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Print Edition> World
UPDATED: January 28, 2013 NO. 5 JANUARY 31, 2013
A Global Economic Outlook for 2013
Poor prospects for a global economic recovery
By Wei Liang

GUARDED OPTIMISM: Russian Prime Minister Dmitry Medvedev delivers a speech at the World Economic Forum Annual Meeting 2013 in the Swiss resort of Davos on January 23 (XINHUA)

The World Economic Forum Annual Meeting 2013 held in Davos, Switzerland, on January 23-27, focused on minimizing risks and boosting the resilience of economies and societies, promoting a theme of "resilient dynamism" in an event that reflected on major concerns regarding a perceived slowdown in economic growth and a constrained recovery.

Rickety recovery

Entering the new year, people around the world have been anticipating what is in store for the world economy. Several major international organizations have released their own forecasts of 2013 global economic growth over the past months, with the IMF predicting 3.6 percent, the UN 2.4 percent and the World Bank's latest figure at 2.4 percent. The forecasts may not be perfectly accurate, but they hint at three developing trends.

First, economic growth this year will not return to the normal pace prior to the global economic crisis of around 4 percent. It shows that the crisis is still ongoing and the world economy remains in a recovery phase.

Second, the driving force behind the economic recovery is weakening. On the one hand, forecasting figures from leading world economic organizations for this year are universally lower than the 2011 growth rate, a sign of the slackening impetus for world economic growth. On the other hand, revising economic growth to lower expectations has been common in recent years. The gradual downplaying of prospects for the global economy is another signal for the softening of economic growth. Goldman Sachs' Global Leading Indicator and "Swirlogram" framework also confirmed the belief that the world economy is slowing.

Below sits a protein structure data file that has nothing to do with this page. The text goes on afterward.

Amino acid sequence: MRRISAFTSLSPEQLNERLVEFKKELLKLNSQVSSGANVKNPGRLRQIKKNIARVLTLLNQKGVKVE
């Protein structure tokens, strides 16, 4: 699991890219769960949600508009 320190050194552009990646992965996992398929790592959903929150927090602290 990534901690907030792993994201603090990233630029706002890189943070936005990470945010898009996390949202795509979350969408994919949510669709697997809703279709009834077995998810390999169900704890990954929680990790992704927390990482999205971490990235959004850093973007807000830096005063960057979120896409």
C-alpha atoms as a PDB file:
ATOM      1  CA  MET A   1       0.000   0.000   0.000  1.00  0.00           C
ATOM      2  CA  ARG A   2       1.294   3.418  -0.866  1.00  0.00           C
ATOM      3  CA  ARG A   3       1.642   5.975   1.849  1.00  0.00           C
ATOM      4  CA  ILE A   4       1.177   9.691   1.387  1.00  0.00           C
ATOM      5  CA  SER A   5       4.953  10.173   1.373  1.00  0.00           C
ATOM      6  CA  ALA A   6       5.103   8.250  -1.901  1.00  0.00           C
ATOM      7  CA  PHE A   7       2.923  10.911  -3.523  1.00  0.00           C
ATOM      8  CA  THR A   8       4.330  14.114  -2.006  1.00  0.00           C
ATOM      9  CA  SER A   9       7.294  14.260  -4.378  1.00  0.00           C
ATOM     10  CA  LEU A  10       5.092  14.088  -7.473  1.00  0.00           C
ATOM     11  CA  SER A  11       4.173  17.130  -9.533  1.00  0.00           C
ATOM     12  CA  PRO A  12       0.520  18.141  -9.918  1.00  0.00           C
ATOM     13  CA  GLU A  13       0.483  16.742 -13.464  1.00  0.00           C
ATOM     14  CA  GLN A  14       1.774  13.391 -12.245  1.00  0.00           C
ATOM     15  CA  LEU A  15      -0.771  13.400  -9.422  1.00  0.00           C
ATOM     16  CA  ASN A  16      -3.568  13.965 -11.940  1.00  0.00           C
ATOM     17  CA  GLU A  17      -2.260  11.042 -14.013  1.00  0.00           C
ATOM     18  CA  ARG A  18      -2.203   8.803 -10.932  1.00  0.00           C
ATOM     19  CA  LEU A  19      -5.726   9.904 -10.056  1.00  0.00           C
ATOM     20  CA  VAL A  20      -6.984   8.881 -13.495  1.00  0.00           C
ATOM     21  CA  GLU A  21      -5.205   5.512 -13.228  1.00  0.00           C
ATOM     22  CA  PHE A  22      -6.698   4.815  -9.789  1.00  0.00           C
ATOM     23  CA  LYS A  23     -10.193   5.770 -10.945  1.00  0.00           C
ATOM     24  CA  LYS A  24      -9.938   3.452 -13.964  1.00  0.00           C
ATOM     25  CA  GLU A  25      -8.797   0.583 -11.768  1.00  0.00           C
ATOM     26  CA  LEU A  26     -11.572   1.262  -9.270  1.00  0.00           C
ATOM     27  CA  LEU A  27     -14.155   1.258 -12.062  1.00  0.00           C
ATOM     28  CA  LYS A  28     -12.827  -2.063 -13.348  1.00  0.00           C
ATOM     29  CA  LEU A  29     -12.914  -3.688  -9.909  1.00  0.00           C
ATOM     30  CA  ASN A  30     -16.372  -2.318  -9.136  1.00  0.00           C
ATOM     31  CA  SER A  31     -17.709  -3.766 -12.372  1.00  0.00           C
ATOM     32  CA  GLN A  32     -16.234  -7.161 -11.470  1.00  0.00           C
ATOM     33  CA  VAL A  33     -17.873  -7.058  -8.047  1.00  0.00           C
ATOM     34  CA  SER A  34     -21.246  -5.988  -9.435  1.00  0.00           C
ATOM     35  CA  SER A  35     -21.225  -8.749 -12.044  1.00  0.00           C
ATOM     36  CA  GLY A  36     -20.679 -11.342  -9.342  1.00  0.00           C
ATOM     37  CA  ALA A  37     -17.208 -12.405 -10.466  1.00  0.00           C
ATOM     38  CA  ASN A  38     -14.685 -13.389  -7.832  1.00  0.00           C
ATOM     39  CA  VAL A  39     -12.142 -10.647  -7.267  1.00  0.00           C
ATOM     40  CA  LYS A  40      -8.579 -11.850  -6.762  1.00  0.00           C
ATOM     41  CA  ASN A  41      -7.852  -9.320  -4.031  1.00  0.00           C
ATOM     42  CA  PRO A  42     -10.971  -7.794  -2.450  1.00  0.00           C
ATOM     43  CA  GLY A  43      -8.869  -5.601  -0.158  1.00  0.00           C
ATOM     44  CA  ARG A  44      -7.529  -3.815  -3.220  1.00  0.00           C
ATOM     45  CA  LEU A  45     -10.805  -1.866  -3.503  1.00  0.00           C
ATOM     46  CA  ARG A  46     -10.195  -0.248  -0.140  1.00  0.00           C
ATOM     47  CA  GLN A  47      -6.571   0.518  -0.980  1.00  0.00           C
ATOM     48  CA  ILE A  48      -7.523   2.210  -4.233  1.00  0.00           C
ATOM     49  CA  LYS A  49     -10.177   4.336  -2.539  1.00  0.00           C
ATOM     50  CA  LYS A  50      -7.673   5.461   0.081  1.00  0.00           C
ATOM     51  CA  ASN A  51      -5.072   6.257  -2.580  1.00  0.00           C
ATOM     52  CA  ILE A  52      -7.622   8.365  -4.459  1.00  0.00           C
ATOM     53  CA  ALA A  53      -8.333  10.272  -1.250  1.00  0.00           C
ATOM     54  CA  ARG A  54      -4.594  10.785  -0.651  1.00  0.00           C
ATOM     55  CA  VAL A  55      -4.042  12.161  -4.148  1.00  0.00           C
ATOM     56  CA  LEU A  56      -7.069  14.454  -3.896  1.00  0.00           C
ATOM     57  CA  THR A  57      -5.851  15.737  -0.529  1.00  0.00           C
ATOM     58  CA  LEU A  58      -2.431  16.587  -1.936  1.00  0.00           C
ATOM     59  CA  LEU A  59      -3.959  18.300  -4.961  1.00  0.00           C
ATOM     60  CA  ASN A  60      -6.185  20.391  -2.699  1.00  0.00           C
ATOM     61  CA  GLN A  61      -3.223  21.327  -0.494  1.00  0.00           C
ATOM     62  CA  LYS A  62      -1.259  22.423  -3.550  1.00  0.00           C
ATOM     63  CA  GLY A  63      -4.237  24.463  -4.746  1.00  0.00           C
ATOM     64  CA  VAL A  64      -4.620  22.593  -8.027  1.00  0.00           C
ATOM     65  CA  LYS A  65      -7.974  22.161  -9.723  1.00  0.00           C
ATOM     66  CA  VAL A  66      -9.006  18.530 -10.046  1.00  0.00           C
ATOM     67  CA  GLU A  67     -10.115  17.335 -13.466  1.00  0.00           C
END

Third, benefits from anti-crisis policies are diminishing in almost all countries, while prospects for a natural recovery of the world economy remain weak. Since 2010, world economic growth has mostly relied on the stimulation of new monetary and fiscal policies. However, the effect of policy stimulus is limited. The marginal effect of economic growth brought by the stimulation is decreasing. So far, there have not been new technologies or institutional reforms that can unleash economic vitality in place of governmental power. In 2013, it is unlikely for the world economy to achieve a great rebound.

Negative competition

The steady growth of the world economy requires not only strong impetus but also a stable development environment. However, governments around the world have made little contribution to this as the financial crisis goes into its sixth year. On the contrary, the world economy has demonstrated its characteristic vulnerability. Last year, international coordination for world economic policies was shelved while general elections gripped the political activity of countries accounting for more than half the world economy. Therefore, political leaders have shifted their focus from international to internal affairs. The policies they advocate tend to aim at winning voters instead of maintaining steady global economic growth, adding to the difficulty for the implementation of anti-crisis policies while further provoking protectionism.

In the next couple of years, the global political landscape should stabilize. Nonetheless, having missed the opportunity for international coordination in 2012, the world economy in 2013 will suffer the consequences. Major countries will grapple with aggravated negative economic competition; international trade disputes will become fiercer with the risk of trade war on the rise; the fight for international financial rights will continue; major currencies will compete for devaluation; and, despite a low probability of currency wars, the resulting cost of financial volatility will be high.

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